Article number562
JournalBMC Genomics
Volume9
DOIs
StatePublished - Nov 26 2008

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Tetrahymena thermophila
Comparative Genomic Hybridization
Expressed Sequence Tags
Macronucleus
Genome
Alternative Splicing
Germline Micronucleus
Selenocysteine
Tetrahymena
DNA Probes
Genomics
Oligonucleotide Array Sequence Analysis
Growth and Development
Epigenomics
Genes
Cell Biology
Molecular Biology
Complementary DNA
Research Personnel

ASJC Scopus subject areas

  • Biotechnology
  • Genetics

Cite this

Refined annotation and assembly of the Tetrahymena thermophila genome sequence through EST analysis, comparative genomic hybridization, and targeted gap closure. / Coyne, Robert S.; Thiagarajan, Mathangi; Jones, Kristie M.; Wortman, Jennifer R.; Tallon, Luke J.; Haas, Brian J.; Cassidy-Hanley, Donna M.; Wiley, Emily A.; Smith, Joshua J.; Collins, Kathleen; Lee, Suzanne R.; Couvillion, Mary T.; Liu, Yifan; Garg, Jyoti; Pearlman, Ronald E.; Hamilton, Eileen P.; Orias, Eduardo; Eisen, Jonathan A; Methé, Barbara A.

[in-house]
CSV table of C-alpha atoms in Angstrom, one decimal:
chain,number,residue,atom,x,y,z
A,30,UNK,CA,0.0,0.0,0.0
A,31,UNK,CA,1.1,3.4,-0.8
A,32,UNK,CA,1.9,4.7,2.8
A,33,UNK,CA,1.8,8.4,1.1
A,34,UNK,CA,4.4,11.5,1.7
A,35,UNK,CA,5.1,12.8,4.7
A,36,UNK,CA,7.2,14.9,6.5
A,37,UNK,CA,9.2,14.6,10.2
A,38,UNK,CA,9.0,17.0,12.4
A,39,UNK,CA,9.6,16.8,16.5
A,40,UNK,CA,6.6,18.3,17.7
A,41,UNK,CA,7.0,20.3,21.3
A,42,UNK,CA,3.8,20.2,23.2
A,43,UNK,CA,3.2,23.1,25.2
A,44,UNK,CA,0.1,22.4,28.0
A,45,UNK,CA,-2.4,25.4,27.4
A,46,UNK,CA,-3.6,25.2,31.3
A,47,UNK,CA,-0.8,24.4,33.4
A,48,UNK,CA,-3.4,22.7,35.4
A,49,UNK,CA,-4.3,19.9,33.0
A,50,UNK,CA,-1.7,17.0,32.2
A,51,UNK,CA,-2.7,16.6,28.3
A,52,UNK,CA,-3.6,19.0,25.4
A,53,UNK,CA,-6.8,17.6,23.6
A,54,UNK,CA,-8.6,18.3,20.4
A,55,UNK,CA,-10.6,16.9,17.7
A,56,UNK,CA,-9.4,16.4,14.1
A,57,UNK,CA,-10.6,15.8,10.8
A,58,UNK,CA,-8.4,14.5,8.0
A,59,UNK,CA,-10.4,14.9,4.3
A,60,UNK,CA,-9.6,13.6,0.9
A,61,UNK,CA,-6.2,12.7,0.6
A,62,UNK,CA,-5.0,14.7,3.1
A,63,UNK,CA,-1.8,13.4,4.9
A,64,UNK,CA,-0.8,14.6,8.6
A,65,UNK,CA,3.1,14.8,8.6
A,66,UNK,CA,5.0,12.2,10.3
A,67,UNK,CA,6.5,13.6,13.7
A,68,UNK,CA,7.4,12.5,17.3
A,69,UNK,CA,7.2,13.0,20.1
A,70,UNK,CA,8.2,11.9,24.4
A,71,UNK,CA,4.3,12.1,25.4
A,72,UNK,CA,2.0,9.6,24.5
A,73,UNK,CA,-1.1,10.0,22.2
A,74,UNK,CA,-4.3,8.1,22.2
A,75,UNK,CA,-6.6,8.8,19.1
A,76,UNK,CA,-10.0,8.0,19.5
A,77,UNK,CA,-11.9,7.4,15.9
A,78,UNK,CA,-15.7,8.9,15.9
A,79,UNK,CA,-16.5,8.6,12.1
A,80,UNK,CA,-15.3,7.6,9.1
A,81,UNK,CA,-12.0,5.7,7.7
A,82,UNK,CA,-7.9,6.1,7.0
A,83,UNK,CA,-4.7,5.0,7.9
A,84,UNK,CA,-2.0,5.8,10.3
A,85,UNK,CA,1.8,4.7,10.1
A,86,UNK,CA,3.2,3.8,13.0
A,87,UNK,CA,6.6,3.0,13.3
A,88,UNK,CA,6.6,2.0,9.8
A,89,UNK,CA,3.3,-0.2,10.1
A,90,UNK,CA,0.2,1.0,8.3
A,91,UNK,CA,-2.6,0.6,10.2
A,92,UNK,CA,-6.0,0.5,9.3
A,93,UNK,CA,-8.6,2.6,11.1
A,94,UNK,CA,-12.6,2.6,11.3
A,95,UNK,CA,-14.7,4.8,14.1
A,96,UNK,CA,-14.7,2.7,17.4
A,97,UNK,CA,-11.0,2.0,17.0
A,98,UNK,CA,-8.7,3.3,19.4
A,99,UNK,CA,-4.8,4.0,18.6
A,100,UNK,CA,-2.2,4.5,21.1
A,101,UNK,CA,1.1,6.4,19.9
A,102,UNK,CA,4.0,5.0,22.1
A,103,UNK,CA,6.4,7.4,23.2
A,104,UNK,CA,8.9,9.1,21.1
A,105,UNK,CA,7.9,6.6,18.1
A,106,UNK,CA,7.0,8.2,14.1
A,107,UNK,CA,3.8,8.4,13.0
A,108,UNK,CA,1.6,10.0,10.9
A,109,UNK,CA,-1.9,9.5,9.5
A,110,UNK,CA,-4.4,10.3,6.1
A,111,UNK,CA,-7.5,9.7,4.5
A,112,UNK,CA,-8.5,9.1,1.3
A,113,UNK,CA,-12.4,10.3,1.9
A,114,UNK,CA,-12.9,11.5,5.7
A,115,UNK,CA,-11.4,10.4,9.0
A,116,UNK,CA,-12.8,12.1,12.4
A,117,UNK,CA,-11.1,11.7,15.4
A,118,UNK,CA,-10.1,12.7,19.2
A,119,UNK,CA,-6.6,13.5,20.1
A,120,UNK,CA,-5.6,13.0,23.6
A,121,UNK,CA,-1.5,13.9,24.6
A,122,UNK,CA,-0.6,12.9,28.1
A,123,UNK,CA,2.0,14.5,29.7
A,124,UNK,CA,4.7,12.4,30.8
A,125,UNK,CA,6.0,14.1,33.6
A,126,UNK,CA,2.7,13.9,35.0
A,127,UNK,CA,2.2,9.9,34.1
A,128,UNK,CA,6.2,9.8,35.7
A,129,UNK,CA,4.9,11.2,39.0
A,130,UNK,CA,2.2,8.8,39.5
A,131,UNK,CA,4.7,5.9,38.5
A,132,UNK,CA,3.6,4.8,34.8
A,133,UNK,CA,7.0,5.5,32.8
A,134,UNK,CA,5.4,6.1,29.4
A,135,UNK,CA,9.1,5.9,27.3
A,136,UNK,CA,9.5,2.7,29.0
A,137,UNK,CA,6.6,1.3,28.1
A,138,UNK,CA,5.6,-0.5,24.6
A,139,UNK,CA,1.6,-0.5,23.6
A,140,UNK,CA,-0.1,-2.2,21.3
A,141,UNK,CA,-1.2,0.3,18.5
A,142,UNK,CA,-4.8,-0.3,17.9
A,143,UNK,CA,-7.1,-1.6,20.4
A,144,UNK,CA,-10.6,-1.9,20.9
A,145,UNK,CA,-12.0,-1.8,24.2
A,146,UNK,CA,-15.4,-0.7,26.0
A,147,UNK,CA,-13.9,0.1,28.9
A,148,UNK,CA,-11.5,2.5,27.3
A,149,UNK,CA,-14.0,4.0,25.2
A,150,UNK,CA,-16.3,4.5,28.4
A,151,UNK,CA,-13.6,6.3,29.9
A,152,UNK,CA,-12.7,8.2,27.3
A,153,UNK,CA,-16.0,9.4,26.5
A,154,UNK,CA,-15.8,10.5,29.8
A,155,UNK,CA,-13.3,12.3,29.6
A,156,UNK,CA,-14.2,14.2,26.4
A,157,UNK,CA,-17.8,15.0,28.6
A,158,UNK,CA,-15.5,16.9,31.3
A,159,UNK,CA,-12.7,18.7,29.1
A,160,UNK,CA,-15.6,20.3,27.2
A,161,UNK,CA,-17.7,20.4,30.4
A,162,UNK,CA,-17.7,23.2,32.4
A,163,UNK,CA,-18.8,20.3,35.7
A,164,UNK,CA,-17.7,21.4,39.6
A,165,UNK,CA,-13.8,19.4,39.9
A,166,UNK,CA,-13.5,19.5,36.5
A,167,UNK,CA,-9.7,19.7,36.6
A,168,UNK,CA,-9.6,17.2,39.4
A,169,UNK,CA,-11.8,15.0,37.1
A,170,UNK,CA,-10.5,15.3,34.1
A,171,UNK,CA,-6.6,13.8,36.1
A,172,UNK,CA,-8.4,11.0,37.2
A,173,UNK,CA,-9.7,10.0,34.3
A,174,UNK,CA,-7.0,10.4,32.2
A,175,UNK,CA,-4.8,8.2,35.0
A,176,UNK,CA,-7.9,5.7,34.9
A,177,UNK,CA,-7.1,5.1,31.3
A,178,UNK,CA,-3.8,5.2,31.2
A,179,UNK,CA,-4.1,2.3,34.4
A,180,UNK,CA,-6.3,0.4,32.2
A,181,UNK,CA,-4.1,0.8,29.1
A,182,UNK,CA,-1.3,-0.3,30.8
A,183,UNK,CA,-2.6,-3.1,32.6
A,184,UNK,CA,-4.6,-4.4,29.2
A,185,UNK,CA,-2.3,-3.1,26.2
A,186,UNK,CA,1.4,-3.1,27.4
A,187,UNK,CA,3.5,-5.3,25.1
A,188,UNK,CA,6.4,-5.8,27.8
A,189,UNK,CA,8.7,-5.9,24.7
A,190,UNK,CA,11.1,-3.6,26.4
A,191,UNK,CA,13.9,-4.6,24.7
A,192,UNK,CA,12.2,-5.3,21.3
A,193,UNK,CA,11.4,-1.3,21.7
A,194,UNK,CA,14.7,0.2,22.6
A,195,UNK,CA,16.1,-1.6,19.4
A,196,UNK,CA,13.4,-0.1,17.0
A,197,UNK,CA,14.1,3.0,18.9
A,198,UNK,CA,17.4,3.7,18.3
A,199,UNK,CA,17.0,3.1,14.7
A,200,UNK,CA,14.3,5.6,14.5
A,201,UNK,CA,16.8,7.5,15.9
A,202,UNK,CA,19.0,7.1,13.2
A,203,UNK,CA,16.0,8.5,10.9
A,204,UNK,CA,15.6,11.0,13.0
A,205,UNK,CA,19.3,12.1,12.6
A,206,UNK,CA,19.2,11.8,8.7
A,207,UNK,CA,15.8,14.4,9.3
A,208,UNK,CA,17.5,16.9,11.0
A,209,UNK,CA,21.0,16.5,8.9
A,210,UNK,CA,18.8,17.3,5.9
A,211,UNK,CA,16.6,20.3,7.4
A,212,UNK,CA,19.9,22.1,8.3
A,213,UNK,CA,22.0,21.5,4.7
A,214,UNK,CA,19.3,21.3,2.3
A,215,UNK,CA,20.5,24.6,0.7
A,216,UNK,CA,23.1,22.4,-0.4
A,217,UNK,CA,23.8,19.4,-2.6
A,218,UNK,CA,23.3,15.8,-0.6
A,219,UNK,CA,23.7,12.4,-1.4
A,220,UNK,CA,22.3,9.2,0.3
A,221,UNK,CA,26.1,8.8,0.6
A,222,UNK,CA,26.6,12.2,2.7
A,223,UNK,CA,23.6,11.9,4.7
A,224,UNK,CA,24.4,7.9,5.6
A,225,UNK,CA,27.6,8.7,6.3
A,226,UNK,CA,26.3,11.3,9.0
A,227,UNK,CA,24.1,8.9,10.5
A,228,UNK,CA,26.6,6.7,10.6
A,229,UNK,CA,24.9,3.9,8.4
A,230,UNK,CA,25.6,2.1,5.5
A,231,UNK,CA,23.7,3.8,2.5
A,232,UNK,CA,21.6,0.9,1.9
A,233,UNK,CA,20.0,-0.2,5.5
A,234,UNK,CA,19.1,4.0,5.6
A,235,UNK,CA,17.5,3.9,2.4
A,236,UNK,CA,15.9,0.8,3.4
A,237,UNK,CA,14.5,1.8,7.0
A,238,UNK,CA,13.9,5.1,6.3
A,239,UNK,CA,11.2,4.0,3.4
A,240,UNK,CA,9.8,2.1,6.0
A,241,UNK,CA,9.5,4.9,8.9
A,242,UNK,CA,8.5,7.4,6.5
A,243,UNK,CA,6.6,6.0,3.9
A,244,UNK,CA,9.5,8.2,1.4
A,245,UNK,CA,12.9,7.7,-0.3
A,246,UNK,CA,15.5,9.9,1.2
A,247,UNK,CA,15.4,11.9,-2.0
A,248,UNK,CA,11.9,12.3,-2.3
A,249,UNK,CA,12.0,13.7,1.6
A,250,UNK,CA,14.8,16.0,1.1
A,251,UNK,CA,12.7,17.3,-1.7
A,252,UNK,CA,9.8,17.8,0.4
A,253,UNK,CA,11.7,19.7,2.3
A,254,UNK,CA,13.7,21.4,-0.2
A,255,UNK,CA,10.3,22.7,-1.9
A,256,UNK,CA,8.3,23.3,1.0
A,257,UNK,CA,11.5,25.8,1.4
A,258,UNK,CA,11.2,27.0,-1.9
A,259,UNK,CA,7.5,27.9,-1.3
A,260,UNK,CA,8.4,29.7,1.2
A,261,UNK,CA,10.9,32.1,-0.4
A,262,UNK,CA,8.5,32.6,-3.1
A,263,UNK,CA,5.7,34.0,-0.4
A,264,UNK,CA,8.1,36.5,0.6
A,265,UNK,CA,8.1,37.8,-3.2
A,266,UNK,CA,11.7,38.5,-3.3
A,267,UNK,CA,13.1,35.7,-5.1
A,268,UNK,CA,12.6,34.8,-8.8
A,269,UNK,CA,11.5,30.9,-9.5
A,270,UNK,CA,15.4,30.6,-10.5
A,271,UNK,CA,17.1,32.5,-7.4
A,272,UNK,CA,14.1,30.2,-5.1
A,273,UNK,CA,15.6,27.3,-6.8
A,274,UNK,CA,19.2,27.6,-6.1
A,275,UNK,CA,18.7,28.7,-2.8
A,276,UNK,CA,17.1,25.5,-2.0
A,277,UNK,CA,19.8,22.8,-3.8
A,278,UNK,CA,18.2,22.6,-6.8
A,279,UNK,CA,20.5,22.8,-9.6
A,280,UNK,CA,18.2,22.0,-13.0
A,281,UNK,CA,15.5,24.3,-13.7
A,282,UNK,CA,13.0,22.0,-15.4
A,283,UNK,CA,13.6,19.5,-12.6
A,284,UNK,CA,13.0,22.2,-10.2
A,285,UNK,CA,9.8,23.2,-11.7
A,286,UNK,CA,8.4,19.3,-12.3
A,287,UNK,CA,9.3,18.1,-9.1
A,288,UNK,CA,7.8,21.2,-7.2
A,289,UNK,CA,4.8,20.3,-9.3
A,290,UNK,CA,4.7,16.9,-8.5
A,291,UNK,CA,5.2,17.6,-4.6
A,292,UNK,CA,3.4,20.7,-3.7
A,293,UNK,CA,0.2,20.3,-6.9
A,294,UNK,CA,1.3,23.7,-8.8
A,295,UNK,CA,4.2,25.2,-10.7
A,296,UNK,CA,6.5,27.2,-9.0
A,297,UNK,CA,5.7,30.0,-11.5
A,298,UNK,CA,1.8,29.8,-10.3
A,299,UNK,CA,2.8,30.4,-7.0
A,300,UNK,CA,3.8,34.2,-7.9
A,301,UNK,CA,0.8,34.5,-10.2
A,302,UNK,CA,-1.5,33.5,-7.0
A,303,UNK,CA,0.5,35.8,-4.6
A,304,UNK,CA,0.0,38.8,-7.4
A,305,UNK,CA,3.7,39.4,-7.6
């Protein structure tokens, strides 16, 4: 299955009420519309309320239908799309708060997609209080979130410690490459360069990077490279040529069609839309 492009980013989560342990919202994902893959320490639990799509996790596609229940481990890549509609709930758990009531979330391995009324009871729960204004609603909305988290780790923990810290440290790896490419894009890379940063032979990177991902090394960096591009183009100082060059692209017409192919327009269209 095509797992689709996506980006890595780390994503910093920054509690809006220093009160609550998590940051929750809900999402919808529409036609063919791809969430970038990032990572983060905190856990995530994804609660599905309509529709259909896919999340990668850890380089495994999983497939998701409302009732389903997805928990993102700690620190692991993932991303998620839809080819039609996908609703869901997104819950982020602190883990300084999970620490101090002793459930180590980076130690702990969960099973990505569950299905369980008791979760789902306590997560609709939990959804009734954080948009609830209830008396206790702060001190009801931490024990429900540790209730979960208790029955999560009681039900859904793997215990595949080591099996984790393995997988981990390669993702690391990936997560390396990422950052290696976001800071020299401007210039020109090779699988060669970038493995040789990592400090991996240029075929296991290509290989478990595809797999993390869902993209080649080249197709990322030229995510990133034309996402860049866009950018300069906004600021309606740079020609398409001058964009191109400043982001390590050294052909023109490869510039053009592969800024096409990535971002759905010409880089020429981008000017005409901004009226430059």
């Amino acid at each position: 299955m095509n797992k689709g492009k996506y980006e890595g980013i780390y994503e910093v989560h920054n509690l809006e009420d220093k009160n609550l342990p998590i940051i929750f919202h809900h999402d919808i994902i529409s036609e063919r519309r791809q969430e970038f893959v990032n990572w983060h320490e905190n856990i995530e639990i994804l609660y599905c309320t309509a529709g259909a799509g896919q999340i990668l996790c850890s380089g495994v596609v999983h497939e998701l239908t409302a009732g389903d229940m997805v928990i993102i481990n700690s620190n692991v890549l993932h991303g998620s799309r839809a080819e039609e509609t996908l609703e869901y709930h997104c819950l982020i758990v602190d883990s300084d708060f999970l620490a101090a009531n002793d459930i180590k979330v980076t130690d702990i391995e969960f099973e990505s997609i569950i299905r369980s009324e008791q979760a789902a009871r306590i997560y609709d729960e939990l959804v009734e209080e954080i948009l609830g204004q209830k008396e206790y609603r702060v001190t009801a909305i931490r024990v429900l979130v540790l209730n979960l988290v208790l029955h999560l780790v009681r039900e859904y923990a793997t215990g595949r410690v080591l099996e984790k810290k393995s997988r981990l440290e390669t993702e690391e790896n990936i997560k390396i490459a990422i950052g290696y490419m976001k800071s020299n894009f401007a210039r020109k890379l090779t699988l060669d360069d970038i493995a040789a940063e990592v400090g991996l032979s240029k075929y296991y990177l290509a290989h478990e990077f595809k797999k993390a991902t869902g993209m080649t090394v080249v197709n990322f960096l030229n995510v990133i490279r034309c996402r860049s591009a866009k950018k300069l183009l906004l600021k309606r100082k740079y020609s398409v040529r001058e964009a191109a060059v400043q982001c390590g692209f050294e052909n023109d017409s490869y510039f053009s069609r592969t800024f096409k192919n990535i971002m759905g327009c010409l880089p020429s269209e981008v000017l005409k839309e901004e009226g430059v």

In: BMC Genomics, Vol. 9, 562, 26.11.2008.

Research output: Contribution to journalArticle

Coyne, RS, Thiagarajan, M, Jones, KM, Wortman, JR, Tallon, LJ, Haas, BJ, Cassidy-Hanley, DM, Wiley, EA, Smith, JJ, Collins, K, Lee, SR, Couvillion, MT, Liu, Y, Garg, J, Pearlman, RE, Hamilton, EP, Orias, E, Eisen, JA & Methé, BA 2008, 'Refined annotation and assembly of the Tetrahymena thermophila genome sequence through EST analysis, comparative genomic hybridization, and targeted gap closure', BMC Genomics, vol. 9, 562. https://doi.org/10.1186/1471-2164-9-562